Episode 5

Published on:

26th Oct 2021

Hada: Light Verbs, Heavy Lifting

Hada: Light verbs, heavy lifting

Today's word: 하다

Meaning: to do

But it can also be used in a lot of other ways, and I kind of think of it as the verb that does everything


Native Korean word, from middle korean h(backward c)da https://www.ipachart.com/

Linguistic element: Korean verb basics and light verbs

The basics on Korean verbs

SOV word order (generally) - the verb MUST come last.

Hada - infinitive, like “to do” in English. Some debate over whether the ha- or the hada- version is the “basic” version of a verb in Korean, it seems.

More common forms:

Haeyo, hamnida, haesseoyo, heaesseumnida

Light verbs:

This verb is also what’s called a light verb, a verb that has little meaning of its own and works with another word, usually an adjective, as a sort of complete lexical unit. “The term light verb was coined by Jesperson (1965) to signify a group of verbs that are distinguished from lexical verbsverbs6 or auxiliaries in English e.g., take in take a walk , give in give a groan , and make in make an offer )).” (Bak Jaehee 2011)

Examples in English:

Have, as in “have a party”

Take, as in “take a break”

And “do” as in “do your homework”

In Korean, 하다 is also like this and in fact you can use it to in some of the same constructions, for example, 학생이 숙제를 했어요 , The student did homework.

But it’s a lot more useful in Korean than in English and can be used in a lot more ways, that might seem even less related to “doing” something to an English speaker at least.

For example, you can also use it to make the vast majority of nouns into verbs or even an adjective - compared with English, there’s sort of a thin line between verbs and adjectives in Korean, and in many cases they work the same way.

In particularly, Sino-Korean words, which make up 60-65% of the lexicon, can become verbs (or adjectives) this way:

Adjectives: 소중하다, to be precious or dear; 대단하다, to be amazing or awesome

Verbs: 수용하다, to swim; 결혼하다, to marry/get married

But also words from English or other languages that make up that “5%” that’s not Sino-Korean:

샤워하다, to take a shower; 헌팅하다, to go out and try to pick up

And finally even though a lot of verbs without hada are Native Korean verbs - possibly all of them - you can use it with Native Korean nouns to make other verbs:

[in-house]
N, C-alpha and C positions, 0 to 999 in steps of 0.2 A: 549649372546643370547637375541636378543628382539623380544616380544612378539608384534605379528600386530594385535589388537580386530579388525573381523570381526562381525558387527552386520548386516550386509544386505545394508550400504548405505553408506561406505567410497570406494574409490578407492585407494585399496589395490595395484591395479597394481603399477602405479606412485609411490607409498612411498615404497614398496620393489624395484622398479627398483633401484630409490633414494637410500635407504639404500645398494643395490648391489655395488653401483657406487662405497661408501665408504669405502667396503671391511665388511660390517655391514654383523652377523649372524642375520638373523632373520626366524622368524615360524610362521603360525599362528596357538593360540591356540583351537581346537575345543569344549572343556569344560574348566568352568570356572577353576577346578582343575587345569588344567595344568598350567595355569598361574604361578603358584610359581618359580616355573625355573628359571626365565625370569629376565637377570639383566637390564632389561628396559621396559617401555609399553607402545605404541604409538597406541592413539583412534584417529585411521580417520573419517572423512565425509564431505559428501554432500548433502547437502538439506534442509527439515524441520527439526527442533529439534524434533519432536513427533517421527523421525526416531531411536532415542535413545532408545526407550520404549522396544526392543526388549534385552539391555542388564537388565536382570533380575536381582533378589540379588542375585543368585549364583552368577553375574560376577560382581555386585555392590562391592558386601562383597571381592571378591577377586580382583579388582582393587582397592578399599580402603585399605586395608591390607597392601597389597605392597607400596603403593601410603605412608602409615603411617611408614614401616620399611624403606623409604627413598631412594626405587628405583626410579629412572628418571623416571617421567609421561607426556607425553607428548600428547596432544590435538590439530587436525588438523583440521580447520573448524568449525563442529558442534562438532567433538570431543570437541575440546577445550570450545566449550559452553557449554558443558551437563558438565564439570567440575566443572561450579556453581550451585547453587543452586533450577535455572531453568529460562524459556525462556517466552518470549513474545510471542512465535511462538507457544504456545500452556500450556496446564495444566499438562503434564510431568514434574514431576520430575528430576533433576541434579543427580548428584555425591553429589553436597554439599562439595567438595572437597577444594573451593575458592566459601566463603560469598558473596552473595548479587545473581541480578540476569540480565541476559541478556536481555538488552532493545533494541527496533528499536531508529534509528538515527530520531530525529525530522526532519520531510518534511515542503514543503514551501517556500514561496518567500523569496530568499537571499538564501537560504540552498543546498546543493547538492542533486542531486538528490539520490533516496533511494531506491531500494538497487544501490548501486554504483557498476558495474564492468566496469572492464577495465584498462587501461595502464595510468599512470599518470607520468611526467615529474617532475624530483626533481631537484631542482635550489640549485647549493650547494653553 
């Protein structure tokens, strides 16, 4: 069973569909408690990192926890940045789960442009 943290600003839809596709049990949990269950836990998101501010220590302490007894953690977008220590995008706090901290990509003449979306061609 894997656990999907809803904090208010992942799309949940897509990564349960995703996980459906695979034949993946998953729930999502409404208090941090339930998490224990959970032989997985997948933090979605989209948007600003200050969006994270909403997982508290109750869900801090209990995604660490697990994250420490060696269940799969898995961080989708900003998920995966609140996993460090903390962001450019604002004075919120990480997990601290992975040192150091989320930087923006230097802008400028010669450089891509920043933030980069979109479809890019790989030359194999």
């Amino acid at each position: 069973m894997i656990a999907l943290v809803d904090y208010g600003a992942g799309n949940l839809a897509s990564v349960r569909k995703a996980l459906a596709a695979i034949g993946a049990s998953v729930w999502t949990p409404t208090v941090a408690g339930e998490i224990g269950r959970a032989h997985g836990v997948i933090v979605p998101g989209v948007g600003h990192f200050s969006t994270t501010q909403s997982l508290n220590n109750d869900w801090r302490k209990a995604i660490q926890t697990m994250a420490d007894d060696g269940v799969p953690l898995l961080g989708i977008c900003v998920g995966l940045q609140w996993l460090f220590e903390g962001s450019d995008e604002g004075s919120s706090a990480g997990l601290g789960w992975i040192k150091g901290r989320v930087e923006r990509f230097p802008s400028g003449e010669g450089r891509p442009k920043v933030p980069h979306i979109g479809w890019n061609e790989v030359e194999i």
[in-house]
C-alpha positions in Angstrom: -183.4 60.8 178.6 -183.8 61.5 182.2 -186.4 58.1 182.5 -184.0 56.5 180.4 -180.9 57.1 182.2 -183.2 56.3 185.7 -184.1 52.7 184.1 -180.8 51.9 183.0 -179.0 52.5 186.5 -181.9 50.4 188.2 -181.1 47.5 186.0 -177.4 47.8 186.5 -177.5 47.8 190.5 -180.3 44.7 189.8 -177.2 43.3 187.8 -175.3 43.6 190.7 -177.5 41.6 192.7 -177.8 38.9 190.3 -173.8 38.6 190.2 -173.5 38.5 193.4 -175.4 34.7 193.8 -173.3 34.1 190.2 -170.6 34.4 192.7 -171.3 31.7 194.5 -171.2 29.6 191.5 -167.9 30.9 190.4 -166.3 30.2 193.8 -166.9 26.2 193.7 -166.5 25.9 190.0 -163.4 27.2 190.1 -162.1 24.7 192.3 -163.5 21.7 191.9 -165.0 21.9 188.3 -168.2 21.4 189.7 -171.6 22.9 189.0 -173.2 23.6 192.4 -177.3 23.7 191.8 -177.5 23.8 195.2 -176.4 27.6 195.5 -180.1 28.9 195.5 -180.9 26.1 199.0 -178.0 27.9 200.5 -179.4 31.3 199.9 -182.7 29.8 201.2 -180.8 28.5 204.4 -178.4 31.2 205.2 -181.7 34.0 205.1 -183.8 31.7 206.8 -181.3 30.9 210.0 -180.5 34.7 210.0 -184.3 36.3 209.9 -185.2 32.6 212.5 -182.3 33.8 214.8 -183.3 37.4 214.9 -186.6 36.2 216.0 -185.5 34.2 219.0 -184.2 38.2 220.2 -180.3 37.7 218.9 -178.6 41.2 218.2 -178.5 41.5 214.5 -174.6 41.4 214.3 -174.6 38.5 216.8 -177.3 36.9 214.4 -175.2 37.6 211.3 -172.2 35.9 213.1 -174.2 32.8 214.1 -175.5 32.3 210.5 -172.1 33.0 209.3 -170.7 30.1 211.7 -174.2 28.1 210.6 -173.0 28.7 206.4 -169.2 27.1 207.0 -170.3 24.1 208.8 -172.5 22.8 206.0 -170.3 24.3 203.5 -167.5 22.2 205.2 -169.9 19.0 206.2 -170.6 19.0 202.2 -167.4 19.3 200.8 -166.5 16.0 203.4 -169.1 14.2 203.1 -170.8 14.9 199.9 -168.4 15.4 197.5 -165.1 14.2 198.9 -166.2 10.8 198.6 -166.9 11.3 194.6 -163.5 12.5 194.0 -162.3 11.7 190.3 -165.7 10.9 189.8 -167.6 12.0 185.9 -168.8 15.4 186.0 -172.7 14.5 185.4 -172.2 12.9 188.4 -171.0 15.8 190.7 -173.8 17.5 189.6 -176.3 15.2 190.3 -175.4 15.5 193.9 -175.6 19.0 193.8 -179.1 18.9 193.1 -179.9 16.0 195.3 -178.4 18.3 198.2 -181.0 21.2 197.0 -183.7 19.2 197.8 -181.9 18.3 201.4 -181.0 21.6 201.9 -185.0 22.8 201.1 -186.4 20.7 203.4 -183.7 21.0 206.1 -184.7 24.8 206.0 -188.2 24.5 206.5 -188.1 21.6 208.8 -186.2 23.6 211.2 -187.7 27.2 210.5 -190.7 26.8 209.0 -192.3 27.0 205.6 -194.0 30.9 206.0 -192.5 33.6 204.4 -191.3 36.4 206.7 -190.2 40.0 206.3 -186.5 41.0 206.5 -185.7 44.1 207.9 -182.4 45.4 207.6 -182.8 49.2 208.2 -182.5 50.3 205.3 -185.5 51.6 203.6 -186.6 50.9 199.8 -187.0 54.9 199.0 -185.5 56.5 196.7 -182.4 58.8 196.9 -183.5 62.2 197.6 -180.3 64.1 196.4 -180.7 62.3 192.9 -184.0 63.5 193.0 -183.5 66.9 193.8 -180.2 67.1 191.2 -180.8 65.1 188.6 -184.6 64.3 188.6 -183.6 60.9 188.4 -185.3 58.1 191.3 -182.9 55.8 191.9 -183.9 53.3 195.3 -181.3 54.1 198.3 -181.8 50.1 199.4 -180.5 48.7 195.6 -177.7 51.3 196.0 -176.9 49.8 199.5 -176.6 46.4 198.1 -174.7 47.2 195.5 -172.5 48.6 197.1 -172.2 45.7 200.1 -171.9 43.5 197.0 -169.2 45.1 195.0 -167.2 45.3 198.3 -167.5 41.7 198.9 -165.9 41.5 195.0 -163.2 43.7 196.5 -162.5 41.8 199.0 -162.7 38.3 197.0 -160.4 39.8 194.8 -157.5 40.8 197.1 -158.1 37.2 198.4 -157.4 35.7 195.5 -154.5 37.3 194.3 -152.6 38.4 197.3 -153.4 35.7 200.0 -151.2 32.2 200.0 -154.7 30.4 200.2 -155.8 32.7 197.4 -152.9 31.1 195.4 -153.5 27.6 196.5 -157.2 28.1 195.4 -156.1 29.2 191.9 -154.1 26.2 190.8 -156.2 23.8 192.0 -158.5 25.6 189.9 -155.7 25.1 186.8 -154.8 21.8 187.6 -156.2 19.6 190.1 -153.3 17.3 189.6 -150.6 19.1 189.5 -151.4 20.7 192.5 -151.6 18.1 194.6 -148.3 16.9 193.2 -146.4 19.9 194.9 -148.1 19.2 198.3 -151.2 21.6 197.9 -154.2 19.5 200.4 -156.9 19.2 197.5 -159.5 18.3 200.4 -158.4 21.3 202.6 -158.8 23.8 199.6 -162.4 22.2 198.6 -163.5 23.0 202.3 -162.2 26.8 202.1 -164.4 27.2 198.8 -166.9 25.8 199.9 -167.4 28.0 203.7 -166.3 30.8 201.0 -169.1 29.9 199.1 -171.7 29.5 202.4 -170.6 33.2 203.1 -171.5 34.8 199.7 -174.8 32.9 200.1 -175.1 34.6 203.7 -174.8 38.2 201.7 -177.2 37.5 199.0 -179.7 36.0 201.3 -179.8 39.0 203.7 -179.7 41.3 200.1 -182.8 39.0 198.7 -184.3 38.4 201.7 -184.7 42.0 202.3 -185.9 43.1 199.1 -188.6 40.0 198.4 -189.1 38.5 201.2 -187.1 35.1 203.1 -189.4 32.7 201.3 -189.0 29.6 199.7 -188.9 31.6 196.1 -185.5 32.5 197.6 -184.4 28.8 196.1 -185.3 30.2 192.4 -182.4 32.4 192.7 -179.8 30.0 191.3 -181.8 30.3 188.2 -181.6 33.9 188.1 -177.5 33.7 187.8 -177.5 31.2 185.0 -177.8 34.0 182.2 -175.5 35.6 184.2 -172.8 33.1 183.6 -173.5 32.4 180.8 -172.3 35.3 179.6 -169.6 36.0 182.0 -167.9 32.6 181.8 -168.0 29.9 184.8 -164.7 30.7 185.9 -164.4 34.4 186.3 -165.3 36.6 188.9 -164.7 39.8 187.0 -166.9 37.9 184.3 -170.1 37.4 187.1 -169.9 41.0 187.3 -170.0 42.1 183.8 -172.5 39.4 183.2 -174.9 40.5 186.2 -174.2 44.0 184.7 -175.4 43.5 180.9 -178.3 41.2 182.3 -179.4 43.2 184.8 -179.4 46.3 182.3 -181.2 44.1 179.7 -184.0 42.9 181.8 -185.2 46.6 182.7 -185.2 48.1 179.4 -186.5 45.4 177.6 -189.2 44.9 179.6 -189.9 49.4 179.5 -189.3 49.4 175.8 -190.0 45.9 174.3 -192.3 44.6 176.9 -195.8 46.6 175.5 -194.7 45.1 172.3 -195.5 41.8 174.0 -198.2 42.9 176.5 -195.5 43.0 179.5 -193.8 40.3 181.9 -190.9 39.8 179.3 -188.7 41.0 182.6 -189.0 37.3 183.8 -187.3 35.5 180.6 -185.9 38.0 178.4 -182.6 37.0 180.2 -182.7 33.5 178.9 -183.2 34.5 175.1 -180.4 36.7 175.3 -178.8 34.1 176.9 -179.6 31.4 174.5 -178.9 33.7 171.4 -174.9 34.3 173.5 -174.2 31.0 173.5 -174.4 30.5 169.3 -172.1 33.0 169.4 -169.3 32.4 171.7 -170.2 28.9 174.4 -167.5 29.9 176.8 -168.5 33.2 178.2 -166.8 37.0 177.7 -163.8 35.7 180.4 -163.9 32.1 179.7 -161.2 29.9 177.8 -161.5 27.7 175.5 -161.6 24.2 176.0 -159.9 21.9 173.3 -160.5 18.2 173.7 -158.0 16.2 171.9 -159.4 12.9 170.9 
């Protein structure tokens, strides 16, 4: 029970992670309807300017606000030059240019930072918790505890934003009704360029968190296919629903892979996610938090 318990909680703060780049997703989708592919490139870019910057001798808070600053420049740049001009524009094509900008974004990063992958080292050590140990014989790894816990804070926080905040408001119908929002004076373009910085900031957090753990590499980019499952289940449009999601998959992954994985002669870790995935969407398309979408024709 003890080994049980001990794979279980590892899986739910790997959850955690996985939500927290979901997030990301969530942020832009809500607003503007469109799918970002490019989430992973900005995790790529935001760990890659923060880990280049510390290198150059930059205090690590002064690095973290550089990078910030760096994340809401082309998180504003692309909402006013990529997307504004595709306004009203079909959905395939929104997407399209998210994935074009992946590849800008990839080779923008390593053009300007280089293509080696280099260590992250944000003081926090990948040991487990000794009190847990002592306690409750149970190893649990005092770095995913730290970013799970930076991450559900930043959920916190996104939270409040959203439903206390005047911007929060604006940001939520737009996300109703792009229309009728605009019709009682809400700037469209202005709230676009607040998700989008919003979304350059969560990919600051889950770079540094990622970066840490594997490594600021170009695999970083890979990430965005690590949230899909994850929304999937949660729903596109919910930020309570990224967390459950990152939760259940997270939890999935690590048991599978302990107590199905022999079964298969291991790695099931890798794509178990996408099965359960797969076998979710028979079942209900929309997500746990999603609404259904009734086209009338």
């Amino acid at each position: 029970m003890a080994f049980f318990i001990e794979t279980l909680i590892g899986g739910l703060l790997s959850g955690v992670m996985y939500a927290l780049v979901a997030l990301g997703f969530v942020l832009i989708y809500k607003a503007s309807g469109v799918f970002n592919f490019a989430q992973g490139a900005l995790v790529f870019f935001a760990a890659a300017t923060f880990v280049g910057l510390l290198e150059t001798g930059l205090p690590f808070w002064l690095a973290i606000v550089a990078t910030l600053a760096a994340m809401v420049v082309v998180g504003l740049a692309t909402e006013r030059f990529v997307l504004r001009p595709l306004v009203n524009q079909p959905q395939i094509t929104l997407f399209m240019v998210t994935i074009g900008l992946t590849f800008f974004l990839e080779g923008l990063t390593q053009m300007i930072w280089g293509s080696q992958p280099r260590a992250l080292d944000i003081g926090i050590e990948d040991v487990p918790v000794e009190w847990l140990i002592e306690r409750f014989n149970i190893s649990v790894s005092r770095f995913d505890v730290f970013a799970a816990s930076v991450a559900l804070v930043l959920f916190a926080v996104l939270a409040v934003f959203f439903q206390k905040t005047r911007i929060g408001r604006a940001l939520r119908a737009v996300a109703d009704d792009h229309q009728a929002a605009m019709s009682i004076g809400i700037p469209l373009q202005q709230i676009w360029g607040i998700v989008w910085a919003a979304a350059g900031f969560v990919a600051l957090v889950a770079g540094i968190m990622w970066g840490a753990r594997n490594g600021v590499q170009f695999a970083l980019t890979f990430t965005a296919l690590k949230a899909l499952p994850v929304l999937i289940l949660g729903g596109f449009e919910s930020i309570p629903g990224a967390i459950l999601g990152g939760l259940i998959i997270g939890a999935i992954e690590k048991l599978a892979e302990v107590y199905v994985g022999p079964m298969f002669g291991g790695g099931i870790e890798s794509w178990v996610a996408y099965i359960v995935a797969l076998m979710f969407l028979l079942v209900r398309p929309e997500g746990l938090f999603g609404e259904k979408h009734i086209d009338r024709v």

밥하다 - to eat rice

You can’t just put any type of verb, has to be generally activity or state (feature: eventuality)

“The LVs are limited to primitive predicates such as do, become, etc.” Bak

Sociocultural contexts/related words:

Another light verb in Korean is 되다, which means to become.


Lee, E., Madigan, S., & Park, M.-J. (2015). An Introduction to Korean Linguistics (1st ed.). Routledge. https://doi.org/10.4324/9781315678016.

Bak Jaehee (2011). The Light Verb Construction in Korean. PhD Dissertation, University of Toronto. https://tspace.library.utoronto.ca/bitstream/1807/31684/1/Bak_Jaehee_201111_PhD_thesis.pdf

(now at chungnam dae)


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Theme music: The Boating Trip by LATG Music.

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About the Podcast

Hanmadi Korean Linguistics
The history, sociology, and structure of the Korean language
What do Portuguese explorers have to do with the Korean word for “bread”? Why has the Korean government started using a new word for “website”? And how come there’s a different word for “house” when you’re talking about your grandmother? This biweekly podcast takes you on a deep dive into Korean linguistics through the lens of a single word per episode. Hosted by Jaymin, a native Korean speaker and history professor, and Sara, a 2nd language Korean speaker with a graduate education in linguistics.

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